After September 11, 2001, Muslim Americans became subject to alarming amounts of backlash violence. Behind the Backlash: Muslim Americans after 9/11 presents accounts from 140 Muslim Americans describing their experiences encountering prejudice, discrimination, exclusion and harassment both pre- and post- 9/11. The book seeks to explain the reasons that blame is so prevalent after catastrophes, using Muslim Americans as the prime example.
Professor Emeritus of Biology, Michael Yarus seeks to explain a theory about the origin of life in his book Life from an RNA World: The Ancestor Within. This book contains a detailed and descriptive style, which will appeal to scientists and non-scientists alike. Its main focus is RNA, which is thought by some to be the link between the first rudimentary life on earth and the complex creatures today.
Old Abe, Eagle Hero: The Civil War’s Most Famous Mascot by R.L. Young, Jr. (PolSci’60) is a children’s picture book about the eagle “Old Abe,” the bird present at several Civil War battles that is said to have inspired troops during combat while also squawking at the opposing army. The book contains bright and dazzling watercolor and ink illustrations. Old Abe, Eagle Hero is intended for children aged 6-9.
All the images from the 2001 March Coloradan
It was early ski season in the Rockies, and Mike Kaplan (IntlAf’86), CEO of the Aspen Skiing Co., had his hands full. Literally. With a ski pole in each hand, he clicked into his Blizzard Titan Atlas 185 skis and joined the “Powder Posse” at Aspen Highlands to ski the fresh stuff before opening day to make sure it was packed down.
Former Secret Service agent Gerald Blaine (Bus’59) breaks his silence to share memories of his job protecting Kennedy.
A professor’s pain drug enables a paralyzed rat to walk. Can it provide a cure for multiple sclerosis?
Was my life a total failure? This question blindsided me in a high school gymnasium during a graduation ceremony. My niece, Caitlin, was up on stage about to make her salutatory address. That’s when it hit me.
The Unreasonable Institute in Boulder. Founded by several young CU alums two years ago, the institute aims to help young, civic-minded entrepreneurs across the globe reach their goals.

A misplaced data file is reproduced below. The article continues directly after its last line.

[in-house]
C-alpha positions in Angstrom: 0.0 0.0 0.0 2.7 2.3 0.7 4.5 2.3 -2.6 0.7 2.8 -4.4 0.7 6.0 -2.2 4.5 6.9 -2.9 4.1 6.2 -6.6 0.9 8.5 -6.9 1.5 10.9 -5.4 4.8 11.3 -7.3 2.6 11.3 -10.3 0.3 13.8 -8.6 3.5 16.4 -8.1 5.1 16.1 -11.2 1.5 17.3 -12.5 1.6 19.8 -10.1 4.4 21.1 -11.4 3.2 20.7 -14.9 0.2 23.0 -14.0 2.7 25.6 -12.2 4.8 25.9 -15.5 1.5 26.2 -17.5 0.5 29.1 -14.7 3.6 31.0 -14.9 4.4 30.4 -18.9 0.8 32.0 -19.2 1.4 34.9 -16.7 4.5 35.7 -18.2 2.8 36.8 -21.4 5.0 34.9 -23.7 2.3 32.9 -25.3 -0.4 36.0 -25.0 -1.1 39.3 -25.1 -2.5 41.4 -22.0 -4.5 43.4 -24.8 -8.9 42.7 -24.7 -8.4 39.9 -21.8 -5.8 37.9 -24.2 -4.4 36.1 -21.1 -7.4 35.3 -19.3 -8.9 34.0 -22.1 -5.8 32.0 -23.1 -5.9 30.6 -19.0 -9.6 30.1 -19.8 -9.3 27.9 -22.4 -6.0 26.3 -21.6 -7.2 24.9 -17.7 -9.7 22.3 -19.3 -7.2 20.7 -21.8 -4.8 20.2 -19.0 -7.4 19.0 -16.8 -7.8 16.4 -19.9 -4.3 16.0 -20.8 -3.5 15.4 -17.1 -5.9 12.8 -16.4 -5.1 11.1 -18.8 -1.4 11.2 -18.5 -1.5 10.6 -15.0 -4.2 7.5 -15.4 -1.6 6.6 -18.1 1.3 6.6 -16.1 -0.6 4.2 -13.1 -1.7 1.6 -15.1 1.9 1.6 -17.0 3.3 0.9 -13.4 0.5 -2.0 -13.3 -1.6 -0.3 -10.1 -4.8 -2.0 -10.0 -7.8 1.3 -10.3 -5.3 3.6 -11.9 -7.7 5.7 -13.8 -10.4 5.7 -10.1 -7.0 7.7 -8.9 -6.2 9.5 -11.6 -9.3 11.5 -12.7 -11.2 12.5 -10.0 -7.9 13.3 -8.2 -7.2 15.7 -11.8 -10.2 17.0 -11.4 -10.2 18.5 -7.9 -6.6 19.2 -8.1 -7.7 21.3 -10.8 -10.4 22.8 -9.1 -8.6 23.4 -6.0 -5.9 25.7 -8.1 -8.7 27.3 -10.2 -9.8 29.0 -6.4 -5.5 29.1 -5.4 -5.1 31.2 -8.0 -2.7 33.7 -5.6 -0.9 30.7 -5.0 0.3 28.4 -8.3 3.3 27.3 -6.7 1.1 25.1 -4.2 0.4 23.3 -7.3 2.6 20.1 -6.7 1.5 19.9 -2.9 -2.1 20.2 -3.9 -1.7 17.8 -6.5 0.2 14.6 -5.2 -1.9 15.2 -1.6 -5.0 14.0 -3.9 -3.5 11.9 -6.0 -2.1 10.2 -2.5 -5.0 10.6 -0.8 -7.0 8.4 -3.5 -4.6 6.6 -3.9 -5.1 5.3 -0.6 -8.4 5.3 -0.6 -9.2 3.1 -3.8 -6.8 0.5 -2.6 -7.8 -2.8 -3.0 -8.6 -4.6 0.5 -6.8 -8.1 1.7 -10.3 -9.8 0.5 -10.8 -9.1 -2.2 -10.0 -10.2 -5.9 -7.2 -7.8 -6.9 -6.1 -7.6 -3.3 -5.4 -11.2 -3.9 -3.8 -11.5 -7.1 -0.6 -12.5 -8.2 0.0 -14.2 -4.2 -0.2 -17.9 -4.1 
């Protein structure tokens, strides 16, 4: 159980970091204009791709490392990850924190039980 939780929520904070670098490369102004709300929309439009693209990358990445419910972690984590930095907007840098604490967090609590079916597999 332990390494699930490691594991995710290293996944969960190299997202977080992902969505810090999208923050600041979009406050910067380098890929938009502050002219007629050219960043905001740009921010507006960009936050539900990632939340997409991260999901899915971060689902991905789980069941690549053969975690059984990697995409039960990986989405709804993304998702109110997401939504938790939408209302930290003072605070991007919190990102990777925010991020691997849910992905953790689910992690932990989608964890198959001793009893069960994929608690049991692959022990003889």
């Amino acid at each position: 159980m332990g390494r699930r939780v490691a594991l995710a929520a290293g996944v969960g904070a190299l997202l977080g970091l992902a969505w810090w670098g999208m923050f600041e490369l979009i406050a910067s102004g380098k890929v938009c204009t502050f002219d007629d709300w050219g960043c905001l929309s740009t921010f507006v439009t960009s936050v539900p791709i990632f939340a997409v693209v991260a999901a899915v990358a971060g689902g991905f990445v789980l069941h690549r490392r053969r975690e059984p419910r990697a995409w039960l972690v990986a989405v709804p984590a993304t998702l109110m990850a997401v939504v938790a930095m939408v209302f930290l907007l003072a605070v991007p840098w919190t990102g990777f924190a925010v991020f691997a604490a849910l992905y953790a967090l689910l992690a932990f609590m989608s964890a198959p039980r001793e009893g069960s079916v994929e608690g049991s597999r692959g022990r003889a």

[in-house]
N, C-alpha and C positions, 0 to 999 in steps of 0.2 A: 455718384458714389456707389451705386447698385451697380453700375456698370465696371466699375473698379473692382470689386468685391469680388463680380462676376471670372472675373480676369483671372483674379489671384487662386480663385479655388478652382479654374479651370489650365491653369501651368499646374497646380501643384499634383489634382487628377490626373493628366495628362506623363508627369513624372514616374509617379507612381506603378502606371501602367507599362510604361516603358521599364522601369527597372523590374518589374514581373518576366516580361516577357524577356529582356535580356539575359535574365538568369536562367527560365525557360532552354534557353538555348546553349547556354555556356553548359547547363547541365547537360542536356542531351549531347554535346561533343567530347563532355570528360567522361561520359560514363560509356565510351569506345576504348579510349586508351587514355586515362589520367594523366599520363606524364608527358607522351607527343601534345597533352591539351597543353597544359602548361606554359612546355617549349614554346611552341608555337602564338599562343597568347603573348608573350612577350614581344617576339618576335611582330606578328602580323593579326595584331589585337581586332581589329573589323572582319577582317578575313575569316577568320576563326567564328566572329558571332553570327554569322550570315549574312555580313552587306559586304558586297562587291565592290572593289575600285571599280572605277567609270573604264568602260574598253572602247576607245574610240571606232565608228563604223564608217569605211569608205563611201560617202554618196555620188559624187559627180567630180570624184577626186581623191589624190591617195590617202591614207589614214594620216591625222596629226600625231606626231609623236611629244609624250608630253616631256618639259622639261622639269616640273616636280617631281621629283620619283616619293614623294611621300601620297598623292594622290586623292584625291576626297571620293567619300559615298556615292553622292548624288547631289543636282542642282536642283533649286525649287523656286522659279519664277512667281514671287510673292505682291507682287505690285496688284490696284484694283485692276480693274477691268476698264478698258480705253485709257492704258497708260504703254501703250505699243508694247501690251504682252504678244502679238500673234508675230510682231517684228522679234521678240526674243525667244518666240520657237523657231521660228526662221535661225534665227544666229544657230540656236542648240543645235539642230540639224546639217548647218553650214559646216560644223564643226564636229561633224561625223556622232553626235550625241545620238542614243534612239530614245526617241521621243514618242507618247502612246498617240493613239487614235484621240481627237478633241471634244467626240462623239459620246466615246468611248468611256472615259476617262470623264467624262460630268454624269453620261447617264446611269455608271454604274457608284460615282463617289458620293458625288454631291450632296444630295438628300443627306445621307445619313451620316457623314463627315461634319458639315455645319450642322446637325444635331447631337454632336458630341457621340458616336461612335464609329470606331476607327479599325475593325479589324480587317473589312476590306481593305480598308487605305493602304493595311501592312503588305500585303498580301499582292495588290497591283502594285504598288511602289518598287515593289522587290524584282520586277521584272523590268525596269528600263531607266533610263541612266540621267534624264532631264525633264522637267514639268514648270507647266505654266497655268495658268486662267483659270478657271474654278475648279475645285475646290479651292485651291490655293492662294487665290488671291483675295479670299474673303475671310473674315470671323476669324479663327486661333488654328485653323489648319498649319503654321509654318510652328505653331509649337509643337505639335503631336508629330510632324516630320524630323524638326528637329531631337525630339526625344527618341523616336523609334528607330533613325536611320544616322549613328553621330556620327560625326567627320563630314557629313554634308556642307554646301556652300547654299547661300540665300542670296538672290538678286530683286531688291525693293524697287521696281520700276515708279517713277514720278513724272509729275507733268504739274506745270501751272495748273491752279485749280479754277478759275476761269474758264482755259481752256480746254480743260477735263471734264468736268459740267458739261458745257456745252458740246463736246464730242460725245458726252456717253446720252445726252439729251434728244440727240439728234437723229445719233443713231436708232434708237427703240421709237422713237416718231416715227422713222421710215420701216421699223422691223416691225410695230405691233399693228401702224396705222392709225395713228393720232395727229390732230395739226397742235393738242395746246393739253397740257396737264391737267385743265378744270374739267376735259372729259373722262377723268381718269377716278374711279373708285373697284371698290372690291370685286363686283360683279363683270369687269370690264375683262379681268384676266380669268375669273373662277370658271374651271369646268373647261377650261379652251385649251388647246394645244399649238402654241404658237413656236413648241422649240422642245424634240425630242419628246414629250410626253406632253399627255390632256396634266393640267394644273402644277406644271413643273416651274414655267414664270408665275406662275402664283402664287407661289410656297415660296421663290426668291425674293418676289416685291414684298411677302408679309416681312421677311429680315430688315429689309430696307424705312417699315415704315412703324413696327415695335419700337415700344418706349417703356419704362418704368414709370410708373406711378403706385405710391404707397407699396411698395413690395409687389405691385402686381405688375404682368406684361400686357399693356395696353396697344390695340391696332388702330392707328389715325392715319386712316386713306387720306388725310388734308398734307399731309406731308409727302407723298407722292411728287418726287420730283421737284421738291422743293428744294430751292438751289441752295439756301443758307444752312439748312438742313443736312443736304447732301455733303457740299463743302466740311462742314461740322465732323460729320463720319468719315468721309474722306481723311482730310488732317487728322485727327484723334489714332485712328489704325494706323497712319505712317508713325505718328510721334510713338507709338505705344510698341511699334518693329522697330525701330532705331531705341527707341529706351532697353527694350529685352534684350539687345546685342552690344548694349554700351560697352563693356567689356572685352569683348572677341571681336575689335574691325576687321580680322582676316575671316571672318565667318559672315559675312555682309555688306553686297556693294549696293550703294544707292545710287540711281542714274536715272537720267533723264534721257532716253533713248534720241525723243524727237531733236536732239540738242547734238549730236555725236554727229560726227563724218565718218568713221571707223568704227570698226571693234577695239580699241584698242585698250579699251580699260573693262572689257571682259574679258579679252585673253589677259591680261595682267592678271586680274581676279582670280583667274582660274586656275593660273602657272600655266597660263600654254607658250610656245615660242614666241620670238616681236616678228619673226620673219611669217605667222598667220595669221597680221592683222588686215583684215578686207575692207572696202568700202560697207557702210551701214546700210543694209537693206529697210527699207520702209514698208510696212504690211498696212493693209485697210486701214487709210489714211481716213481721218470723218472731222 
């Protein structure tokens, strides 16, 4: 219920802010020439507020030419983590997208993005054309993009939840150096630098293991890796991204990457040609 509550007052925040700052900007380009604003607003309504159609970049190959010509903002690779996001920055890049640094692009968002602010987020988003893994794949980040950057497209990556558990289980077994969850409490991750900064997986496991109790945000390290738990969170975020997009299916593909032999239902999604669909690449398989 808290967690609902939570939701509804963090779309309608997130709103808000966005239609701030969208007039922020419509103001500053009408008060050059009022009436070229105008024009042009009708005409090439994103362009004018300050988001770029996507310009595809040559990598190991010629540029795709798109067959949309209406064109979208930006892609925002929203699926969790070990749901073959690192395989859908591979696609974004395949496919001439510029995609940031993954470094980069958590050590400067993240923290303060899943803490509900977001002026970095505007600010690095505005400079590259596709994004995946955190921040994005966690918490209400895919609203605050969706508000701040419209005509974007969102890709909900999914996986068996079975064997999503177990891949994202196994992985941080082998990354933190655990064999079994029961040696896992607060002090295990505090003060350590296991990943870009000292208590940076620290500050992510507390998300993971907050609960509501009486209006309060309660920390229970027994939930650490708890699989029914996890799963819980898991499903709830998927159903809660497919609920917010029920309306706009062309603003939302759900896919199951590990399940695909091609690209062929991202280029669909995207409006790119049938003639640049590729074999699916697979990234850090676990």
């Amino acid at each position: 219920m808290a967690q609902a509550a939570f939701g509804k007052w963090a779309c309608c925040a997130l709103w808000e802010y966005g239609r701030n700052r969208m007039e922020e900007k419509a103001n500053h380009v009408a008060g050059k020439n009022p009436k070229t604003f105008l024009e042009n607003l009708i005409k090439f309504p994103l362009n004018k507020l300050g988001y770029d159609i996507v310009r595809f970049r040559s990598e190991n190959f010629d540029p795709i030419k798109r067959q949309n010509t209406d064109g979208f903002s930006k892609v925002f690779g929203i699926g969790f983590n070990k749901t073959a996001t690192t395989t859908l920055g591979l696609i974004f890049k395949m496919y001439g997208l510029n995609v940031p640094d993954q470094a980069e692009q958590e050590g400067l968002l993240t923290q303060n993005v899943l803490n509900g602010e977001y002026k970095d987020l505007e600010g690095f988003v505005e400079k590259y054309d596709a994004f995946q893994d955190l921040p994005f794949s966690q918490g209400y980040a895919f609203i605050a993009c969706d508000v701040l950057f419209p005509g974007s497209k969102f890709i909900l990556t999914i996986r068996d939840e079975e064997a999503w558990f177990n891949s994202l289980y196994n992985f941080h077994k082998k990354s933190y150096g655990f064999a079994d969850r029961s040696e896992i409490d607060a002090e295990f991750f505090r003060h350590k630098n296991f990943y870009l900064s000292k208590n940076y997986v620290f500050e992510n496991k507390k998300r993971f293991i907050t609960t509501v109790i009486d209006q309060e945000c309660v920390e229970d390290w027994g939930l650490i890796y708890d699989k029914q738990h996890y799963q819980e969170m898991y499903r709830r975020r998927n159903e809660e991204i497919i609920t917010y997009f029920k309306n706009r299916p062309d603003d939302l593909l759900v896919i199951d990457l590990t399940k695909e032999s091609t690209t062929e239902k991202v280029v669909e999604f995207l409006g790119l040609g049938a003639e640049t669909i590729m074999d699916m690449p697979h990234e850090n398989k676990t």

Exactly how damaging are those sleepless nights from which thousands of Americans suffer? In the first-ever quantification of energy expended by humans during sleep, a team at CU’s Sleep and Chronobiology lab found the metabolic cost of an adult missing one night of sleep is the equivalent of walking slightly less than two miles.
The ski season is not what it used to be for me and my husband, Tom Rutkowski (MCivEngr’03), since we had kids. We used to explore Colorado’s mountains on backcountry hut trips and ski moguls at the resorts.
Writing a blog reveals more about you than researchers previously thought, according to one of the largest studies on the matter done to date by CU psychology and neuroscience postdoctoral fellow Tal Yarkoni.
Buffs, Buffs everywhere! Read about the comings and goings as well as the doings of our illustrious Forever Buffs.
After a lifetime of helping others and dreaming about what it would be like to serve in the Peace Corps, Ellie Vaughter’s (Thtr’91, MHum’00) aspiration is finally coming true.
After being named head football coach in early December, Jon Embree (Comm’89) hired an assistant coaching staff that includes other ex-CU players and/or coaches. On board are former Buff players Eric Bieniemy (Soc’01) (offensive coordinator and running backs) and Brian Cabral (PE’79) who was retained as linebackers coach and Kanavis McGhee (defensive line). In addition former CU assistant coaches Greg Brown, who is now defensive coordinator and secondary, and Steve Marshall (offensive line). Boulder High School alum Bobby Kennedy (wide receivers) also joined the staff.
Find your alumni association wherever you roam!
When March arrives on campus, it means two things — snow and shavers.
Current statistics on CU’s students, focusing on diversity.
The sea is the natural theater of human history. It is the stage for mutinies, discoveries, acts of piracy, ecological disasters and deadly confrontations.